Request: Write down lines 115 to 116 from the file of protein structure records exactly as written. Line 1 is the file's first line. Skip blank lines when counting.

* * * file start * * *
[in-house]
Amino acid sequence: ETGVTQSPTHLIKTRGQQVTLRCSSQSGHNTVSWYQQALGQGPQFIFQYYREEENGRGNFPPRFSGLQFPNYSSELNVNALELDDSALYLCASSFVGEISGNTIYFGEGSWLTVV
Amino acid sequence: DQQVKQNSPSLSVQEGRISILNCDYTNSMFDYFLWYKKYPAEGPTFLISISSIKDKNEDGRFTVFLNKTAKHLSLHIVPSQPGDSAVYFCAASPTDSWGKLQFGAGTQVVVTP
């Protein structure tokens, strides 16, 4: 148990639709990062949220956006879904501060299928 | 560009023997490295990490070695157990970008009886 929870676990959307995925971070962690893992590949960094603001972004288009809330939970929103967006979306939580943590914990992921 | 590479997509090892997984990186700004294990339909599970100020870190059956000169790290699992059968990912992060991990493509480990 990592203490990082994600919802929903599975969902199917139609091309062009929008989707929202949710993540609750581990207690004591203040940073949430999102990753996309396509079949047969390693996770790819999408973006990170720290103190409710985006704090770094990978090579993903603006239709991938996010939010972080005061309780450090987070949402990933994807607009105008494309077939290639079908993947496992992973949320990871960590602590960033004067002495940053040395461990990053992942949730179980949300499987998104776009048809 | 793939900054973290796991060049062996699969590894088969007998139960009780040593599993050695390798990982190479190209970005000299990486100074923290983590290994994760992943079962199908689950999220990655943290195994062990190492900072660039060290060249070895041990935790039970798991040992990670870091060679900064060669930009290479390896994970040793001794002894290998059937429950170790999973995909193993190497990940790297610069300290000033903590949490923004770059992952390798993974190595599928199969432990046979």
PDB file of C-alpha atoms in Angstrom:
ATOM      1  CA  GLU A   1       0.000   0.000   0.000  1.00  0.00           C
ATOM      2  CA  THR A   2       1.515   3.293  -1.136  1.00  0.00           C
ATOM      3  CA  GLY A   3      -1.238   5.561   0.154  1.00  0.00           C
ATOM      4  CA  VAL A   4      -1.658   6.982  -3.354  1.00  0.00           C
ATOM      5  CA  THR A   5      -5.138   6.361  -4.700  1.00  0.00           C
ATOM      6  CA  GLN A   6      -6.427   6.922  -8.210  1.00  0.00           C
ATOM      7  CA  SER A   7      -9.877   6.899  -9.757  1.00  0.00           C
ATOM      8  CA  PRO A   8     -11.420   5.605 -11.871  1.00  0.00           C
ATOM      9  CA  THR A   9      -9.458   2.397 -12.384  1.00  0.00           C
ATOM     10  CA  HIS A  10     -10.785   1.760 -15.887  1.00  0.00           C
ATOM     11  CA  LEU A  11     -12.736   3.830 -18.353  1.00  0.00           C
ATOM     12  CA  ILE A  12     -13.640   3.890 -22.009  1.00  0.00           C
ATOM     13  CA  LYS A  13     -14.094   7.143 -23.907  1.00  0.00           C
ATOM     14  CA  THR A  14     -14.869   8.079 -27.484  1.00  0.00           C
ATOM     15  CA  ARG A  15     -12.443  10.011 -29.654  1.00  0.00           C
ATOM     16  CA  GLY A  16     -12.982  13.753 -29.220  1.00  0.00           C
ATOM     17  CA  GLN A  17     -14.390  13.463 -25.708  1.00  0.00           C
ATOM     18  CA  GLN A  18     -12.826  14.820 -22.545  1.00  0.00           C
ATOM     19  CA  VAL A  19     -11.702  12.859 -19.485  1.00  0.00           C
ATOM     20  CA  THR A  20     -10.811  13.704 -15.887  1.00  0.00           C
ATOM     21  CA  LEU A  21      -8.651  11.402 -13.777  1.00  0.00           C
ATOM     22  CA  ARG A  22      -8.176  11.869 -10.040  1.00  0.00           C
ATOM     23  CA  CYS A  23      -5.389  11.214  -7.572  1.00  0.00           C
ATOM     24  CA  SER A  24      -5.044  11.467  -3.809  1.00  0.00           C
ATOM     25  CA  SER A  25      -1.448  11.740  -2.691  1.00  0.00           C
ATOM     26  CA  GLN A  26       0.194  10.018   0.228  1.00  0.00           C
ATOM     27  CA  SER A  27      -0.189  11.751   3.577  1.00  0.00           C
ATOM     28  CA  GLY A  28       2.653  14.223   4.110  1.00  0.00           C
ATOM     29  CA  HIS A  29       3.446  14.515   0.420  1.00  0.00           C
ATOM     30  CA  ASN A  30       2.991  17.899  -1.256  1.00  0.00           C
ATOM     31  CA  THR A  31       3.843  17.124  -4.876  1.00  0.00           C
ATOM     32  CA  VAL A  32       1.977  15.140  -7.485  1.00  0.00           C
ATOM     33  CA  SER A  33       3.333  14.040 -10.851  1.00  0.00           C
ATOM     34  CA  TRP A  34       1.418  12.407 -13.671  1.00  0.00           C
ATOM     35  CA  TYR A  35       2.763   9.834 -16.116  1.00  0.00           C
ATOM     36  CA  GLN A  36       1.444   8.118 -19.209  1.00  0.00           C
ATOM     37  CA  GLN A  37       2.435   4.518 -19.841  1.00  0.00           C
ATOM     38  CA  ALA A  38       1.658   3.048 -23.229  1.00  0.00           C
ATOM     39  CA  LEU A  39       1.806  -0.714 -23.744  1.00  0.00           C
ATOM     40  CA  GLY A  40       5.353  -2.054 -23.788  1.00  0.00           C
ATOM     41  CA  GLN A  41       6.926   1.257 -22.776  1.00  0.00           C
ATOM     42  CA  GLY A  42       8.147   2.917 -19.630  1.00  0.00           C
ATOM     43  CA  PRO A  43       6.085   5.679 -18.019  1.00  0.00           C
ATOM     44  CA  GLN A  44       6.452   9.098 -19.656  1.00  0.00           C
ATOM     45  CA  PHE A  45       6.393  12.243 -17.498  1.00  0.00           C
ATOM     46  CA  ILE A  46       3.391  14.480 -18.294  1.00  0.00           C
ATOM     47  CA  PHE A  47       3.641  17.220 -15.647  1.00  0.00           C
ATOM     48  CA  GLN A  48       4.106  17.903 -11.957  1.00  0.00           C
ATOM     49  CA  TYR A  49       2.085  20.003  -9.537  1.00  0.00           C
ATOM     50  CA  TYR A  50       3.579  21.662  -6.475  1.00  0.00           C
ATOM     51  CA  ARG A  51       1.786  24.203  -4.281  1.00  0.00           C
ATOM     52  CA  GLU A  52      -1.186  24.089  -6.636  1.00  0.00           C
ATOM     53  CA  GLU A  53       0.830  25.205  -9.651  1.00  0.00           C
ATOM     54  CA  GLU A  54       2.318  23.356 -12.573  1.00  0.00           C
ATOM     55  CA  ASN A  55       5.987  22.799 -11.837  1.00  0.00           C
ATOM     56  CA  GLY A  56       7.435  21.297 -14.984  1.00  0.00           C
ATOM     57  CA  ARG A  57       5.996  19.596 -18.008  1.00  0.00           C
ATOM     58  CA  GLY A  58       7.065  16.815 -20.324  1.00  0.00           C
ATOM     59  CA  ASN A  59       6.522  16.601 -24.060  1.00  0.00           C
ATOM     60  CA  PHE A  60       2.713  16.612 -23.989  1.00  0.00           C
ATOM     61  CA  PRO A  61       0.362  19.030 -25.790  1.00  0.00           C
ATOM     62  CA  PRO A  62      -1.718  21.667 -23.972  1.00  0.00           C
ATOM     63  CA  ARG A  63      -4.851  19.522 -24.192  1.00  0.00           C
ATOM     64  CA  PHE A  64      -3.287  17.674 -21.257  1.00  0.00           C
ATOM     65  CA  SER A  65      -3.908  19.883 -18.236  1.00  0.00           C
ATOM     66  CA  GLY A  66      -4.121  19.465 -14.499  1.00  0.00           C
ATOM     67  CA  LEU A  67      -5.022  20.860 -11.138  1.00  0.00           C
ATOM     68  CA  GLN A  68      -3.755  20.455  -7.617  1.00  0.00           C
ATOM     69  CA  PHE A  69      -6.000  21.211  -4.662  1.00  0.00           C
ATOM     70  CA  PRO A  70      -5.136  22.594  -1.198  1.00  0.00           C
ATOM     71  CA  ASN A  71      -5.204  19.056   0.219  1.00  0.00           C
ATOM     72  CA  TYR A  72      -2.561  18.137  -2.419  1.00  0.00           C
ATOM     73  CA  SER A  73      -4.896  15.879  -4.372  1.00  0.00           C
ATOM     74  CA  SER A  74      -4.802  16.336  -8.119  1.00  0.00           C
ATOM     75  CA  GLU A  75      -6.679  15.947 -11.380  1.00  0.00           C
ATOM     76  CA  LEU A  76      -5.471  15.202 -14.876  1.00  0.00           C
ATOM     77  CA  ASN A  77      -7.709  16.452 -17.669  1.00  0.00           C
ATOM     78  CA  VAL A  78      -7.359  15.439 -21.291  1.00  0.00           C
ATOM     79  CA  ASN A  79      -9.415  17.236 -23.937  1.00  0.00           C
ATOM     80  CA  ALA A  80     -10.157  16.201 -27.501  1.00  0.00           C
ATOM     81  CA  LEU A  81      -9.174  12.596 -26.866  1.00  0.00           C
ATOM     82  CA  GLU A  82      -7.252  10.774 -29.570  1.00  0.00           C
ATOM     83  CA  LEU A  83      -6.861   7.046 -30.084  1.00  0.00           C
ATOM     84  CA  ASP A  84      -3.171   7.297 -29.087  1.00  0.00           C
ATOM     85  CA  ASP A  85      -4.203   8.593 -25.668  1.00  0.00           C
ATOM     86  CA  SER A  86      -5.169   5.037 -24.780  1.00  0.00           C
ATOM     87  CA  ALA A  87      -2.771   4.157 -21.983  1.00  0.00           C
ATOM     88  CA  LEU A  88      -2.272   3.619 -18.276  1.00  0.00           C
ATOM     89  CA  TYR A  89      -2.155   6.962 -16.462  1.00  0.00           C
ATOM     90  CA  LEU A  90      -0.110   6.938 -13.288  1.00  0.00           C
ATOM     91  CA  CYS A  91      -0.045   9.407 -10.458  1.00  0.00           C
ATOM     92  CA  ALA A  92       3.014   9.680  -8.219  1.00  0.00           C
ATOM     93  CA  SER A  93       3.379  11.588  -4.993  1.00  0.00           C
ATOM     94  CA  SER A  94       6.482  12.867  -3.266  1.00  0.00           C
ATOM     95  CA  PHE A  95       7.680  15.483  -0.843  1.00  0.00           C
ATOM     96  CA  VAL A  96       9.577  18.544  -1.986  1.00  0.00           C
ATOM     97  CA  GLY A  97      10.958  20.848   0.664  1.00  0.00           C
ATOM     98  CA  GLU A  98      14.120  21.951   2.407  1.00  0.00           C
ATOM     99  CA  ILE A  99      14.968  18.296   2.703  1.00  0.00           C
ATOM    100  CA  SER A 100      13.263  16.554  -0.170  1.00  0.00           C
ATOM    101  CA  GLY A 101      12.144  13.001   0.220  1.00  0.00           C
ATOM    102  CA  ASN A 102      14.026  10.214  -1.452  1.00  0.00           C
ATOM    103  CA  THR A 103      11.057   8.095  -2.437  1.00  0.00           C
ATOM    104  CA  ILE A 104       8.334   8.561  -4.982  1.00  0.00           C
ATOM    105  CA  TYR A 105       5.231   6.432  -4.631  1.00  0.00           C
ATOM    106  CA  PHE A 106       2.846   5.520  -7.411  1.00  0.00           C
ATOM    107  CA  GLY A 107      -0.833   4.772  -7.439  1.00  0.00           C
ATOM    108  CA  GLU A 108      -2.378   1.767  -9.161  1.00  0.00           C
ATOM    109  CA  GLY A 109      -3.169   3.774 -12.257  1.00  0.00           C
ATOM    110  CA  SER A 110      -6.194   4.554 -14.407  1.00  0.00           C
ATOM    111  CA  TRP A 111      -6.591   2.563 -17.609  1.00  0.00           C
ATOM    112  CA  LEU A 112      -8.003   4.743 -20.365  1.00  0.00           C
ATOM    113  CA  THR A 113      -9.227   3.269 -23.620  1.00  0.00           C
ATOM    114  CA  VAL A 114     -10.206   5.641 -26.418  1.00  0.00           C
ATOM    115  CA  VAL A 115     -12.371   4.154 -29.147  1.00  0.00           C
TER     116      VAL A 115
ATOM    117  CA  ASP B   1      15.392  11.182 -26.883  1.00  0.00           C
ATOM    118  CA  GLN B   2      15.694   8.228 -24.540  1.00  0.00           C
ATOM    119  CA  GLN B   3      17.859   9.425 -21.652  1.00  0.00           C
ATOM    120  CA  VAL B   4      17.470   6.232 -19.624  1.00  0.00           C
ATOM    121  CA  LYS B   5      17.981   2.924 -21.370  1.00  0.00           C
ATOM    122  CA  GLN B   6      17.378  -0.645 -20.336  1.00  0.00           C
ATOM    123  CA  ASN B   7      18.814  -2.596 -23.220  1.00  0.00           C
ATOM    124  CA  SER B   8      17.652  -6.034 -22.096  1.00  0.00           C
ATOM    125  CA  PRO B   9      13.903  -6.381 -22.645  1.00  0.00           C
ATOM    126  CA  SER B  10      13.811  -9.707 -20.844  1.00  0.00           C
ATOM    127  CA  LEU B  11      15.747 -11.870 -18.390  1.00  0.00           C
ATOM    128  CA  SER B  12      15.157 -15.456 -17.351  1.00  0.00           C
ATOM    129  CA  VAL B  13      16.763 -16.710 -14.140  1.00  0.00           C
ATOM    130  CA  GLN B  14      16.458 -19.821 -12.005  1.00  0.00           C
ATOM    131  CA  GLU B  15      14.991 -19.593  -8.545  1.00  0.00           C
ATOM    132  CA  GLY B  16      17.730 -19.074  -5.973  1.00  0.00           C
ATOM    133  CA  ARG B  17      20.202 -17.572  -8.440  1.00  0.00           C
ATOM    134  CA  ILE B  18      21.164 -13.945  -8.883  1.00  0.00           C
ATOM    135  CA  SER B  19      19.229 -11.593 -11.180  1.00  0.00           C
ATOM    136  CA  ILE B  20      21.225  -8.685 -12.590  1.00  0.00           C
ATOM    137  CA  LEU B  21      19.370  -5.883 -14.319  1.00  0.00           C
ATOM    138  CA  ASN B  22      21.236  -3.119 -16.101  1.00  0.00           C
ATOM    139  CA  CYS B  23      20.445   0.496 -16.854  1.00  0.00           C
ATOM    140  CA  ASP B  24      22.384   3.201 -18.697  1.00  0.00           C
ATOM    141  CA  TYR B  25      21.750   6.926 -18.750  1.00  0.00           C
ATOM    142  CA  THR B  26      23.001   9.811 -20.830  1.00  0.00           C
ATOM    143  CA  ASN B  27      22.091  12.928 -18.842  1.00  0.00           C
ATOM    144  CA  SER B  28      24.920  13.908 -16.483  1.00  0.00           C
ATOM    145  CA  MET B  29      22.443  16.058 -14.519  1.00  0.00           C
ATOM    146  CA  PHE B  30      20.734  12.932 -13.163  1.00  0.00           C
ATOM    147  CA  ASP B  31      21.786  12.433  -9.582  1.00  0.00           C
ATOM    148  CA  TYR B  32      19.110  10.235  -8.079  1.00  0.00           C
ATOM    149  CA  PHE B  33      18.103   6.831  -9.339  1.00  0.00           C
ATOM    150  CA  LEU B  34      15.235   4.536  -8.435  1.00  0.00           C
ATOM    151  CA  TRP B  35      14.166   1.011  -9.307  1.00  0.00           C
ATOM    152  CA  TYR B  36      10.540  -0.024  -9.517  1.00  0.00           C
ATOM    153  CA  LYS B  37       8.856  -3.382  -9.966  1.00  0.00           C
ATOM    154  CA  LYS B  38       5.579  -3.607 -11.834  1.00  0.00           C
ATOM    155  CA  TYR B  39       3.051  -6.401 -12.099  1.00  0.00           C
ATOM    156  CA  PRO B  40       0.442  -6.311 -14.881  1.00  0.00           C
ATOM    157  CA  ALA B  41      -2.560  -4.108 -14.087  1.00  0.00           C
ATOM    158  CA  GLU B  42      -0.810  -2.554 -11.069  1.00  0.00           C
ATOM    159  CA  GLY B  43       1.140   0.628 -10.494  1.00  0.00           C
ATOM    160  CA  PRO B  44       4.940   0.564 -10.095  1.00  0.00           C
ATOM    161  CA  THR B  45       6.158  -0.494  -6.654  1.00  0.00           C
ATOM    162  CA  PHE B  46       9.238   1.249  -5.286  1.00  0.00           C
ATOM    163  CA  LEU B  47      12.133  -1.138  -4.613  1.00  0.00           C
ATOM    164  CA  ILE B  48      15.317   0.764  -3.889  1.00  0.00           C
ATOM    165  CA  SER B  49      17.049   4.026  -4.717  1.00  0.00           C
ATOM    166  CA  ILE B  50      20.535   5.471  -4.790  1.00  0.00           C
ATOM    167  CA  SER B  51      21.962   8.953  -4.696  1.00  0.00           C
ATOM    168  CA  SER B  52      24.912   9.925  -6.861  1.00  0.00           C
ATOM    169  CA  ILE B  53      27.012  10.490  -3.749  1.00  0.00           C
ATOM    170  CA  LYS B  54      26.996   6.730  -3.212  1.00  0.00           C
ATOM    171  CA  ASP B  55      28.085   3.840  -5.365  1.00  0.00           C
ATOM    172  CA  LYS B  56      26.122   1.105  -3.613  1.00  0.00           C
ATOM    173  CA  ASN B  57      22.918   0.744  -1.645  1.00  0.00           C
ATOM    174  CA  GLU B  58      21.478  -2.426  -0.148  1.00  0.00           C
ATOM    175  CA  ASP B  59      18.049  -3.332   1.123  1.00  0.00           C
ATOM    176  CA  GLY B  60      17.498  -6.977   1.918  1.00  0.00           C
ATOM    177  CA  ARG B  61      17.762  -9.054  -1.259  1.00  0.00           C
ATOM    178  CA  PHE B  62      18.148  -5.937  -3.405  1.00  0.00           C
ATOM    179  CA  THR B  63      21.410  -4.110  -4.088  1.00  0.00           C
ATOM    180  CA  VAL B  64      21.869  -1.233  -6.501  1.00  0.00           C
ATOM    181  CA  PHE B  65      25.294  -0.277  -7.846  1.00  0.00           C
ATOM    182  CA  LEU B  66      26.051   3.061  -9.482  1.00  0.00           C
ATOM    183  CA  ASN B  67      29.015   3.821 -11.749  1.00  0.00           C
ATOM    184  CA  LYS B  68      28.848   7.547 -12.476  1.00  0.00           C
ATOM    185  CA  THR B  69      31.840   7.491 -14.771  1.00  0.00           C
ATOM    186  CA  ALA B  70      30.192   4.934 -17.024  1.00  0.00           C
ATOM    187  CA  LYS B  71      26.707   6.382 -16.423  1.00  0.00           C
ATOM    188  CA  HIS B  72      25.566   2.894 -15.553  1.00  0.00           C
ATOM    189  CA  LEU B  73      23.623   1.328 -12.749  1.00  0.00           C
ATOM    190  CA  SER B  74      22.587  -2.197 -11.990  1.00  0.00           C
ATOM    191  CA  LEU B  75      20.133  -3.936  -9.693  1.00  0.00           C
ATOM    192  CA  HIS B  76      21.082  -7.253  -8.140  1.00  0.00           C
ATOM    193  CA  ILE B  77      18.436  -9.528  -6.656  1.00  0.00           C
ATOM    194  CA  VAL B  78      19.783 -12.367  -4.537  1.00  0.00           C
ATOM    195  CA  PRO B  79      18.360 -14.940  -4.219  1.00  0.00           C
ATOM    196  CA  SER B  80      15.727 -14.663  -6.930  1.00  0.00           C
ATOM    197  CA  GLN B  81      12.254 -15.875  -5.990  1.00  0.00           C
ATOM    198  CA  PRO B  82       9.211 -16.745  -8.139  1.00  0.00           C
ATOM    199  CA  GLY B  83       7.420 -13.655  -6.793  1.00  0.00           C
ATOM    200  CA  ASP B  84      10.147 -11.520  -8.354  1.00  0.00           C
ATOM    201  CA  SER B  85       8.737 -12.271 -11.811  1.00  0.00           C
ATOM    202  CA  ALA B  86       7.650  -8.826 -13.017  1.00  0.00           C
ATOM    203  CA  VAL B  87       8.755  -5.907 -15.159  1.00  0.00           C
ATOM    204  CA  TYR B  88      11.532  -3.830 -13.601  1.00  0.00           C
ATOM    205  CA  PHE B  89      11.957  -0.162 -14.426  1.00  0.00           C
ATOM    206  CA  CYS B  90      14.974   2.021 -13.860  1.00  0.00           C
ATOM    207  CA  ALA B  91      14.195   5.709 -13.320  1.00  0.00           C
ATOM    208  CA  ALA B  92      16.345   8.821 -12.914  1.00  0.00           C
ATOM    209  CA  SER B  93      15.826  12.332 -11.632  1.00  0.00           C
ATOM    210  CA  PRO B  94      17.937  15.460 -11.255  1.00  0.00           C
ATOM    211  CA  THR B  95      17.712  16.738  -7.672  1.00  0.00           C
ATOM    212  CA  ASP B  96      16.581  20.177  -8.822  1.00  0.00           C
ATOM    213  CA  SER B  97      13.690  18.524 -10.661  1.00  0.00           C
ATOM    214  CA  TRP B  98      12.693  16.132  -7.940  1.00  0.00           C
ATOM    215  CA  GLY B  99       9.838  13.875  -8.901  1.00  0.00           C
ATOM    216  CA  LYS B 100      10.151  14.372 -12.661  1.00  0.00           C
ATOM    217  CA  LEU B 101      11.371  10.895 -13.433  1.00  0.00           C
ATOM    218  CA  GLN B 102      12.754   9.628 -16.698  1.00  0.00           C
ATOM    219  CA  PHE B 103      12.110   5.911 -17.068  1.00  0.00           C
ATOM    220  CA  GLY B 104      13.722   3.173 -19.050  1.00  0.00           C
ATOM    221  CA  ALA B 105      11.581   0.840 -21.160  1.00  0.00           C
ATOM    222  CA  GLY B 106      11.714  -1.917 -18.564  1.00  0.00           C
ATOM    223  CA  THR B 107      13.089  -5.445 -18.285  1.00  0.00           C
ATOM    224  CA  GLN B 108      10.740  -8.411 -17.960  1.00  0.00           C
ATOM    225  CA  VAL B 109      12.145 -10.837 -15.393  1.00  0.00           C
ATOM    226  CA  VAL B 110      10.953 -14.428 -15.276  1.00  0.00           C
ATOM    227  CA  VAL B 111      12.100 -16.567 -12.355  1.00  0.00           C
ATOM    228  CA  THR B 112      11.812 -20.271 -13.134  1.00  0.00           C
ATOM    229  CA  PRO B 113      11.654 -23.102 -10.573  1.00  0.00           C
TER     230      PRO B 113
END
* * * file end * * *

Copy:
ATOM    110  CA  SER A 110      -6.194   4.554 -14.407  1.00  0.00           C
ATOM    111  CA  TRP A 111      -6.591   2.563 -17.609  1.00  0.00           C